Rendering of the proposed Chagrin Valley Islamic Center and Mosque.
Last May, the Solon city council approved the site plan and several variances that would allow the construction of the Chagrin Valley Islamic Center
and Mosque on Liberty Road.
However, as the proposed start of the building's construction approaches next month, the center has proven a divisive addition to the Solon city landscape among some residents. Opposition for the project has taken the shape of a circulating petition
, which currently sits at nearly 900 signatures.
Issues cited in the petition include the city's inadequate notification process of residents near the center's proposed site, increased traffic proving detrimental to the surrounding area and a discrepancy with the definition of a "community center."
"A Community Center is not a house of worship. A walking foot bridge is not a house of worship. A gymnasium is not a house of worship. A development of this size should not be approved in a residential area," the petition says.
However, Solon's mayor, Edward Kraus, says that the CVIC adequately followed the process to gain approval to build on the land and would be held to the standards of any other religiously-affiliated space built in the city.
"There were particular variances associated with the site and the site plan was approved," Kraus told Scene
. "If you own the property you're allowed to build on your property. Now, they still have to comply with every city regulation and code just like any other religious institution."
The potential mosque comes at a challenging time for practitioners of Islam in America, following political moves targeting Muslims, including a controversial travel ban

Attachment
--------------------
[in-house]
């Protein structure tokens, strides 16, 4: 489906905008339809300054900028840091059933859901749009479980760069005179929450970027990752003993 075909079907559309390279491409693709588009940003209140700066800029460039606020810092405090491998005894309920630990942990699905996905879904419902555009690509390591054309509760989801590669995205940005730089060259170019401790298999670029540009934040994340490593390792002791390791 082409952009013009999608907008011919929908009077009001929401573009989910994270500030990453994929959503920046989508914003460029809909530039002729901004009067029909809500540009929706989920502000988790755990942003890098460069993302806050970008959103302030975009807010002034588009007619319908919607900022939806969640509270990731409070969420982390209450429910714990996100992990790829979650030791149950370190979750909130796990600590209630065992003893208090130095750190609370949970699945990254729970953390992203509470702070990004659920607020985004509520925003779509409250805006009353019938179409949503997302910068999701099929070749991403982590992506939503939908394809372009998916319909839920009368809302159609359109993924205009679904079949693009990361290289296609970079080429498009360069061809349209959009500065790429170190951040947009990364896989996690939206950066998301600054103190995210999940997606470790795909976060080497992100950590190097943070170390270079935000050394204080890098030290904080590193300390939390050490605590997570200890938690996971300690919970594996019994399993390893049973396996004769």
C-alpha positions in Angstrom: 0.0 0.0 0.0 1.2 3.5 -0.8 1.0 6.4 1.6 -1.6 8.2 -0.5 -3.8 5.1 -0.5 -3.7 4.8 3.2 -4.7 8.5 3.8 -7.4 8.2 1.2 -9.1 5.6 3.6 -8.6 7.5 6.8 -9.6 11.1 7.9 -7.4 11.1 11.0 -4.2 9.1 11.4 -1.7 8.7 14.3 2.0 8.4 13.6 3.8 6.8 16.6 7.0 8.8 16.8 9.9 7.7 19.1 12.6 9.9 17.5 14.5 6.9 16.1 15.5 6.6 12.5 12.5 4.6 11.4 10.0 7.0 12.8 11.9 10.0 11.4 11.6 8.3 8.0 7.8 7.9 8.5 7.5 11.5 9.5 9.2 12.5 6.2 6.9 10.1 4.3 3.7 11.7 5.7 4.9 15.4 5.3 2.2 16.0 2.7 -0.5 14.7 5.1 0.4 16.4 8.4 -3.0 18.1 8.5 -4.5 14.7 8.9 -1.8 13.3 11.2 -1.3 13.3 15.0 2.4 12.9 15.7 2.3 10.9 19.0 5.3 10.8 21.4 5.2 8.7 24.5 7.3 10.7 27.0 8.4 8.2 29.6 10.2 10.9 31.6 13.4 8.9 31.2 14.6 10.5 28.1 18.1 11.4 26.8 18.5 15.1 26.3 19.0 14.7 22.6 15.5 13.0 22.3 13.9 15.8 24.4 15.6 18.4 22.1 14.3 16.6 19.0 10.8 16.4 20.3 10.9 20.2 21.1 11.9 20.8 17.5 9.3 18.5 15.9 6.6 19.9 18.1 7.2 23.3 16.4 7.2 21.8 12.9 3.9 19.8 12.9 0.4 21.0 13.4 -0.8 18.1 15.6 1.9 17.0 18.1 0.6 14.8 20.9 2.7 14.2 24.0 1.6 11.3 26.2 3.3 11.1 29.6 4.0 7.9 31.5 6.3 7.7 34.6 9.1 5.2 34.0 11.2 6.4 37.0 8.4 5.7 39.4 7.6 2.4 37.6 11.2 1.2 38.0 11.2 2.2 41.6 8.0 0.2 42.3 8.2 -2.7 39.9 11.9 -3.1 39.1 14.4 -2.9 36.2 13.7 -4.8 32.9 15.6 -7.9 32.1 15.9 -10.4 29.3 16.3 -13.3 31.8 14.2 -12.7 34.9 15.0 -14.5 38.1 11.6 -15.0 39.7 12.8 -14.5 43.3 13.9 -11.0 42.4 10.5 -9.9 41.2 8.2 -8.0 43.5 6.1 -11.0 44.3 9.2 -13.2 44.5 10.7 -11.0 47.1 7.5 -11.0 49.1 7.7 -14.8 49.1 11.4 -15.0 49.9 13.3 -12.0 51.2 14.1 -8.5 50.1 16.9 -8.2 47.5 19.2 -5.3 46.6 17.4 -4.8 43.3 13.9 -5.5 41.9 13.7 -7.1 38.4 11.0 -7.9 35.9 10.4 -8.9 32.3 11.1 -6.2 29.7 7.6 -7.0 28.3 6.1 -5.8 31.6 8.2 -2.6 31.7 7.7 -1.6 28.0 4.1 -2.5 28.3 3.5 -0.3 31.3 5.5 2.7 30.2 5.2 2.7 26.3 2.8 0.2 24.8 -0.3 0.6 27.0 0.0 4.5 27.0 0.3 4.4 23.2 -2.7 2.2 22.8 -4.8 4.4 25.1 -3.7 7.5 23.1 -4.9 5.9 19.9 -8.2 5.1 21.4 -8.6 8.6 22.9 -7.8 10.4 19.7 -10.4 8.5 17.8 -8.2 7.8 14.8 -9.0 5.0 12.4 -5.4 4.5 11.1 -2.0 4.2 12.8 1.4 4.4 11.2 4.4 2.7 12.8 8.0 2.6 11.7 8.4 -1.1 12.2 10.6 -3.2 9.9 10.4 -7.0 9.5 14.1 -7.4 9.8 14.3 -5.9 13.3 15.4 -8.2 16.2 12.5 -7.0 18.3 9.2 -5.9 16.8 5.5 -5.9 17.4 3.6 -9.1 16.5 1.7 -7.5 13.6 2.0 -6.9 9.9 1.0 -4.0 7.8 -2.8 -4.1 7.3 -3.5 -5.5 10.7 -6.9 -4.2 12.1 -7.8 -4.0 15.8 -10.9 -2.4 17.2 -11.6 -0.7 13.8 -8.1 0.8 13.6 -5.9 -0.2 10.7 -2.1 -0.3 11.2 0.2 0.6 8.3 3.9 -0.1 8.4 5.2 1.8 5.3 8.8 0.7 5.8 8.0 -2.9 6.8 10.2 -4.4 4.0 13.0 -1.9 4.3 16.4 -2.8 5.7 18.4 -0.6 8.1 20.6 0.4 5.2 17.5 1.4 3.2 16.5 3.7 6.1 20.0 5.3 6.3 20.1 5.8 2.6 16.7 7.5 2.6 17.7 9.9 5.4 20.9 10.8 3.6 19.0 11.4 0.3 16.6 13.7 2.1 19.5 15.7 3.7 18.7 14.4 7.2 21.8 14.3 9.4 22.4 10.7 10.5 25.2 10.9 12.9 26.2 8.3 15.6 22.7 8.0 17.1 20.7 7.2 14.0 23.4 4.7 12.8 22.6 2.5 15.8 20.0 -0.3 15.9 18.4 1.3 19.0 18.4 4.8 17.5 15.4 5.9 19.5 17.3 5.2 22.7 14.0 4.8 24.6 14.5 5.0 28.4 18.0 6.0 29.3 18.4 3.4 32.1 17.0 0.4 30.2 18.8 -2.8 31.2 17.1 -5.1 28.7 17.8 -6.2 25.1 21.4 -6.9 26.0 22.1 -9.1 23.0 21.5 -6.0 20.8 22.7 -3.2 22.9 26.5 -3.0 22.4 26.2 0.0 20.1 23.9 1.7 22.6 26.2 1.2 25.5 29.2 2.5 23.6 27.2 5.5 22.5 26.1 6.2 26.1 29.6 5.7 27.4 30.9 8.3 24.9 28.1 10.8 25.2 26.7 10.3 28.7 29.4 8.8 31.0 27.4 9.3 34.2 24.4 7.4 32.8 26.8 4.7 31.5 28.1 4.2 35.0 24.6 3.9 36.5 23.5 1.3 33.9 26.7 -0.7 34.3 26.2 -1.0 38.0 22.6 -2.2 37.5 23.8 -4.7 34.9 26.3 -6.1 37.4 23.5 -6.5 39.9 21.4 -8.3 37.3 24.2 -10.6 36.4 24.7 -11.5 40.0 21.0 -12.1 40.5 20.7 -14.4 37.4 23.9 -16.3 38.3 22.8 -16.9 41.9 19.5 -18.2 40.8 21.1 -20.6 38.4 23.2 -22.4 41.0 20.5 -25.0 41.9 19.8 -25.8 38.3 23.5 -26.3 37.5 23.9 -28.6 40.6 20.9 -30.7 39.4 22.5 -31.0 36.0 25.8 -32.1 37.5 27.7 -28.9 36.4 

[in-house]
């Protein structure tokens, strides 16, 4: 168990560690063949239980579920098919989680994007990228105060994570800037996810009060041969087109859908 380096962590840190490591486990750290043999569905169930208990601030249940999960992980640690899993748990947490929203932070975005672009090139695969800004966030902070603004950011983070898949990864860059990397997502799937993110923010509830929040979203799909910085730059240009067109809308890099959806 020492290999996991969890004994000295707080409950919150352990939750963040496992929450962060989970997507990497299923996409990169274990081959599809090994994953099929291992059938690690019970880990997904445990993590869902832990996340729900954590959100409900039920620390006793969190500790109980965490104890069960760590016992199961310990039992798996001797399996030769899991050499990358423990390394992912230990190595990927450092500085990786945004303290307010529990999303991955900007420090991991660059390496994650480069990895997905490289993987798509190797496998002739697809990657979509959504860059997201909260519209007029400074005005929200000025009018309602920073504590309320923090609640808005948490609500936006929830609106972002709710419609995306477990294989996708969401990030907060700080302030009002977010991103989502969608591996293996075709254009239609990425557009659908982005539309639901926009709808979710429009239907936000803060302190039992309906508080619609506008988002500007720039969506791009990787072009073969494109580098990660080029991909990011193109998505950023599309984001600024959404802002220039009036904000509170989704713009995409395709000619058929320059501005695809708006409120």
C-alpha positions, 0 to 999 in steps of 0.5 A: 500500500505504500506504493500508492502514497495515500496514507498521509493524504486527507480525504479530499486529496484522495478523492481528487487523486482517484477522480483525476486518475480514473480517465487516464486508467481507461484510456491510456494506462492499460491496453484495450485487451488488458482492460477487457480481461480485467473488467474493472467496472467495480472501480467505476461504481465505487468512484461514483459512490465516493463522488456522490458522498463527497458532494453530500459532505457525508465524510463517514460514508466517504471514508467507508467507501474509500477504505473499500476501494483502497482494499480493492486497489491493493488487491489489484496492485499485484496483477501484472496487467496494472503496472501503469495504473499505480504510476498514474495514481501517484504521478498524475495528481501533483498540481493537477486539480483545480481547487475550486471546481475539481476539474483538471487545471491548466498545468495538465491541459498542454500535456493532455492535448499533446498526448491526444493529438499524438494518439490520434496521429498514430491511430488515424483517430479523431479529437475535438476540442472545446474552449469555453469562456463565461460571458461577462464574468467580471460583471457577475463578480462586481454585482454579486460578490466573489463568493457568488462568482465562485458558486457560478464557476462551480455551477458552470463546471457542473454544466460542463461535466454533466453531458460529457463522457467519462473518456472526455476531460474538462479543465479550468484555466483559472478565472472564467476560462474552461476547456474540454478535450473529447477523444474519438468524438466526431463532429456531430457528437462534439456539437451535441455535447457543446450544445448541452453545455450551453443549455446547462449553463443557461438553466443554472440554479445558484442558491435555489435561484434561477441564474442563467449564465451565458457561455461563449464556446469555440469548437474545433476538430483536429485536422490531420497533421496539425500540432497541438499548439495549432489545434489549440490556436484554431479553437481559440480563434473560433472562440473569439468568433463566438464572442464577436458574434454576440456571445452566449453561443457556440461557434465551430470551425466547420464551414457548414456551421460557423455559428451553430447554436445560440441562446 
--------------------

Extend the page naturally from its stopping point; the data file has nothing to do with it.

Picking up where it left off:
. One of the petition's signers writes, "I'm signing based on the history of other countries. The Islamic Center is more than a building of prayer, but a strategy construction for jihad. If they came to America, let them become Americans or return to their home country."
Masroor Malik, one of CVIC's board members, says the type of comments present on the petition, even if only representative of a small faction of the community, illustrates the need for a center.
"I think people have not really looked at Islam or studied Islam or know a lot of Muslims," he said. "So what we're trying to do with [the center] is create interfaith activity to educate the community and build a strong relationship."
The proposed center consists of a 41,700 square-foot total build out on six acres of land, including a 182-space parking lot. The project's ground-breaking date is currently aimed at May 15, and would be completed in six different phases. Should that date be reached, the Chagrin Valley Islamic Center (CVIC) expects services to begin in at least a year and a half.
Currently, the plans for the center include regular Friday congregational prayers, children and community activities, and cross-programming with nearby churches and synagogues. This interfaith programming would invite community members of different religions into the center to help create a greater understanding of Islam.
Mayor Kraus encourages the use of the center for these purposes, citing the potential benefit Solon would receive from the creation of a gathering place for residents of Islamic faith.
"Religious life is very advantageous to the community," he said. "Many religious institutions get involved in non-profit work and helping others. There's obviously a great benefit that we derive from that."
Despite the petition and the number of people who have signed it, Malik says the CVIC continues to be driven by the desire to provide Solon's Muslim community with an avenue for spiritual fulfillment and community outreach.
"In a day and age on social media when you can always get a lot of numbers, does it really reflect the sentiment of Solon population? I highly doubt that," he says. "We have looked at it as noise and we're just marching ahead."
However, Malik says that the CVIC is willing to have an open dialogue with anyone opposed to the center. He hopes that these conversations would help give insight into the contributions of the Muslim community in Solon and the necessity for a suitable gathering space.
"We are an integral part of Solon and the community at large," he says. "We want to make sure the people understand it's just another faith. It's not a separate society."
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